“US immigration restraints on Nigerians to raise FX risk, limit remittances”

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Tellimer

“US immigration restraints on Nigerians to raise FX risk, limit remittances”

The recent immigration restraint by the United States of America on Nigerians due to the current state of affair has economic impacts.

On one side, it could water down the nation’s credit rating, limit foreign inflow and raise unfavourable trade balance, Broadstreet experts told MarketForces in a chat.

In the same tone, Hasnain Malik, Head of Equity Research at Tellimer, an emerging market focus financial services firm headquartered in London, in a note said the restriction would add risk to foreign exchange rate.

Most importantly, remittances to Nigeria would be affected if the decision is not upturn in a short term. The medium to long term effect would be drastic on remittances and foreign exchange.

Recently, the Central Bank of Nigeria (www.cbn.gov.ng) discredit plan to devalue the local currency as numbers of analysts reviews show that naira is overvalued.

Nonetheless, some currencies traders that spoke with MarketForces confirm that trading patterns indicate that naira has been largely stable.

According to currencies traders, the CBN multi-tiered FX exchange has curb arbitrage and achieved greater feat in convergence, though at the expense of accretion into the external reserves.

MarketForces research shows that the nation’s external reserve has dropped off from peak period in 2019 to $37.85 billion on Thursday.

 Analysts however predict that FX level would further nosedive on the back of scarce foreign investment in the economy.

It would be recalled that US recently applied restrictions on the sort of immigration visa which can lead to permanent residency, and possibly citizenship, for Nigerians.

Tellimer’s Malik said in the medium-term, prolonged US immigration restrictions would add a new risk for the Nigeria FX rate.

He relates this to the importance of remittance inflows to Nigeria and the position of the US as the single largest source of those remittances accounting for about 30% in 2018.

“This reinforces our relative caution on Nigeria’s cheap equities”, Tellimer said.

More important than oil

Malik sees remittances as a major contributor to the current account balance in Nigeria, amounted to 5.4% of GDP in at the end of 9 month in 2019 fiscal year.

“Remittances are even more important than oil revenues; they were 60% larger than oil revenues in 2018 and 5.7x larger than foreign direct investment in the same period”, he stated.

Tracking the growth, remittances grew 10% in 2017 and 2018 before declining 0.5% in 9-month to year 2019.

“Already, Nigeria’s FX rate is moderately over-valued and vulnerable. FX reserves have been in decline since mid-2019.

“The real effective exchange rate implies an over-valuation on an absolute basis as well as relative to history”, Malik reiterates.

Equities: Cheap for a reason

In the review, Tellimer’s Head of Research observed that Nigerian equities have under-performed frontier peers on a one-year view – despite a significant bounce year-to-date – and look cheap at the index and stock-specific level.

“But the lack of macroeconomic growth catalysts and structural reform, persistently high inflation, and moderate FX rate risk keep us cautious”, he said.

Nigeria has responded by appointing a committee with ministerial leadership to address these shortcomings.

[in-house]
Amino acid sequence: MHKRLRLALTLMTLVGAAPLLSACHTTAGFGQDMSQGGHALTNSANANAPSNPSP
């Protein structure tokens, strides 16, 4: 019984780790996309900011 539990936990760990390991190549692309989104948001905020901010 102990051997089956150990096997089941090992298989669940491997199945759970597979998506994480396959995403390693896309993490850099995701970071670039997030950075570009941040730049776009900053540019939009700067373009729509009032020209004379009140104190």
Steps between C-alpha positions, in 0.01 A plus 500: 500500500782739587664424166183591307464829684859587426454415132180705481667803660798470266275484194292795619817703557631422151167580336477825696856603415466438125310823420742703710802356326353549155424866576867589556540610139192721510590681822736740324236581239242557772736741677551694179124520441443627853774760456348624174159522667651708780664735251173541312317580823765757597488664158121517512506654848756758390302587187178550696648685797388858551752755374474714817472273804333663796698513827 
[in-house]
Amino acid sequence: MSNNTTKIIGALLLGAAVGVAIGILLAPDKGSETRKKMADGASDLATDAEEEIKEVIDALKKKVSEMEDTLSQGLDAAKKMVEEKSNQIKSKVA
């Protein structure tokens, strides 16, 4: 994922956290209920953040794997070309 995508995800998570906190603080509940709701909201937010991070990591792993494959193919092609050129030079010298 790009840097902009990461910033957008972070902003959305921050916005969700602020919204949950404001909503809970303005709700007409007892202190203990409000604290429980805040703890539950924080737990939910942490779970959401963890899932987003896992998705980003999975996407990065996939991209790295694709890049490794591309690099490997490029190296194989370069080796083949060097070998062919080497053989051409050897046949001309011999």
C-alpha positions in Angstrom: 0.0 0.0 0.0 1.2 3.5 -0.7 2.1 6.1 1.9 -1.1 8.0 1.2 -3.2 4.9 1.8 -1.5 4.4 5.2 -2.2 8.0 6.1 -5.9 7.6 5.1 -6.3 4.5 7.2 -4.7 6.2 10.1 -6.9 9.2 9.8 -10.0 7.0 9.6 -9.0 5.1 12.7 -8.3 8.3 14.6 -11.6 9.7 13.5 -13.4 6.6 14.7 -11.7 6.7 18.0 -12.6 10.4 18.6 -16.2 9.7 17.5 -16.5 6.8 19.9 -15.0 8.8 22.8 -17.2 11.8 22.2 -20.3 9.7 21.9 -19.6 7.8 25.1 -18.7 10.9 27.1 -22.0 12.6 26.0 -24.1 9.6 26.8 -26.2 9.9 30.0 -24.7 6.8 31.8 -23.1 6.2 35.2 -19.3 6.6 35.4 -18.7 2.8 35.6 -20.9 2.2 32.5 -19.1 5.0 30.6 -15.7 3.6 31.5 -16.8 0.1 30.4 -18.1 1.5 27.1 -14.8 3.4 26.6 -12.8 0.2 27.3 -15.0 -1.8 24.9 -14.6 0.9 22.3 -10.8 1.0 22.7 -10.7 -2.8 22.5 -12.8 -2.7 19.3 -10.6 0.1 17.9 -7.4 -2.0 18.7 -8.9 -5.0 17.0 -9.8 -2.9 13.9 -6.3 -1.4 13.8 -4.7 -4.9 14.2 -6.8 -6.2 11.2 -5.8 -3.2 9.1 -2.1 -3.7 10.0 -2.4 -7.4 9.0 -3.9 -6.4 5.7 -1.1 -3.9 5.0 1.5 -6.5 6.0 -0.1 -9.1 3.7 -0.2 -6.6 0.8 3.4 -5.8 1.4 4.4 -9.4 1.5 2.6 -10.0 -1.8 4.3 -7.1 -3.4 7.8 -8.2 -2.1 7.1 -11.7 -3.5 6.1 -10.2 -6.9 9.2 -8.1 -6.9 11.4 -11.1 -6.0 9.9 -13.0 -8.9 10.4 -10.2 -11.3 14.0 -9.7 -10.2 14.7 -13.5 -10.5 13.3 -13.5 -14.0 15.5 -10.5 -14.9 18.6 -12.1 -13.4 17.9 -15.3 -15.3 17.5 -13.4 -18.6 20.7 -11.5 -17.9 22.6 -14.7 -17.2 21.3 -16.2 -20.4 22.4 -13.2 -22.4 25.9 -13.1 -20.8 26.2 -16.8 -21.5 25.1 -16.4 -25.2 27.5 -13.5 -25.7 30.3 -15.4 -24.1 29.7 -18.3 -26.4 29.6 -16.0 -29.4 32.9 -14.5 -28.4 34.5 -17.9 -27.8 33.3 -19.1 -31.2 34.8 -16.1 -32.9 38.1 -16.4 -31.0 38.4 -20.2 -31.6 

Malik said the reason given for the restriction is insufficient security screening and information sharing in Nigeria.

The restriction excluded Business, medical and tourist visas.

Apart from Nigeria, the other countries included in the new US restricted list are Eritrea, Kyrgyzstan, Myanmar, Sudan, and Tanzania.

The existing restricted list includes Iran, Libya, North Korea, Somalia, Venezuela, and Yemen.

The Trump administration has argued that these countries affected have had problems with a range of issues, from failing to update passport technology to insufficient exchange of information on terrorism suspects and criminals.

Of the new nationalities facing visa restrictions, Nigerians account for the most immigration to the US.  In 2018, the US issued more than 8,000 immigration visas to citizens of Nigeria.

Analysts Build Case for Devaluation, Says Naira Walking On Eggshell

Afrinvest had said it expects currency pressures in 2019 ahead of the elections and the weak prospect for higher oil prices and capital inflows.

But analysts at the firm despite three consecutive quarters of negative current account balance, the worst since second quarter of 2015, the exchange rate was stable for most of 2019.

“The stability was supported by weekly FX sales by the CBN in the various foreign exchange markets.

“In 2020, we believe the dark clouds are gathering, indicating further currency pressures and an imminent devaluation”, Afrinvest opened.

The firm revealed that aside from weak oil prices and capital flows, which would be the fundamental drivers of currency movements, there has been an aggressive liquidity build-up in the economy.

“The latter is due to an expansion in credit and large amounts of OMO maturities without high-yielding investment outlets.

“In our view, this could lead to increased demand for imports, which would depress the current account balance”, analysts said.

Afrinvest also projected could be higher FX demand as the case for diversifying investments into dollar assets is compelling given negative real returns domestically.

Analysts expect currency stability in the first half of 2020 and 10% devaluation to ₦396.00/US$1.00 in the second half of 2020 if capital flows remain weak and oil price falls below US$60 barrel per day.

US immigration restraints on Nigerians to raise FX risk, limit remittances by Gbenga Anisere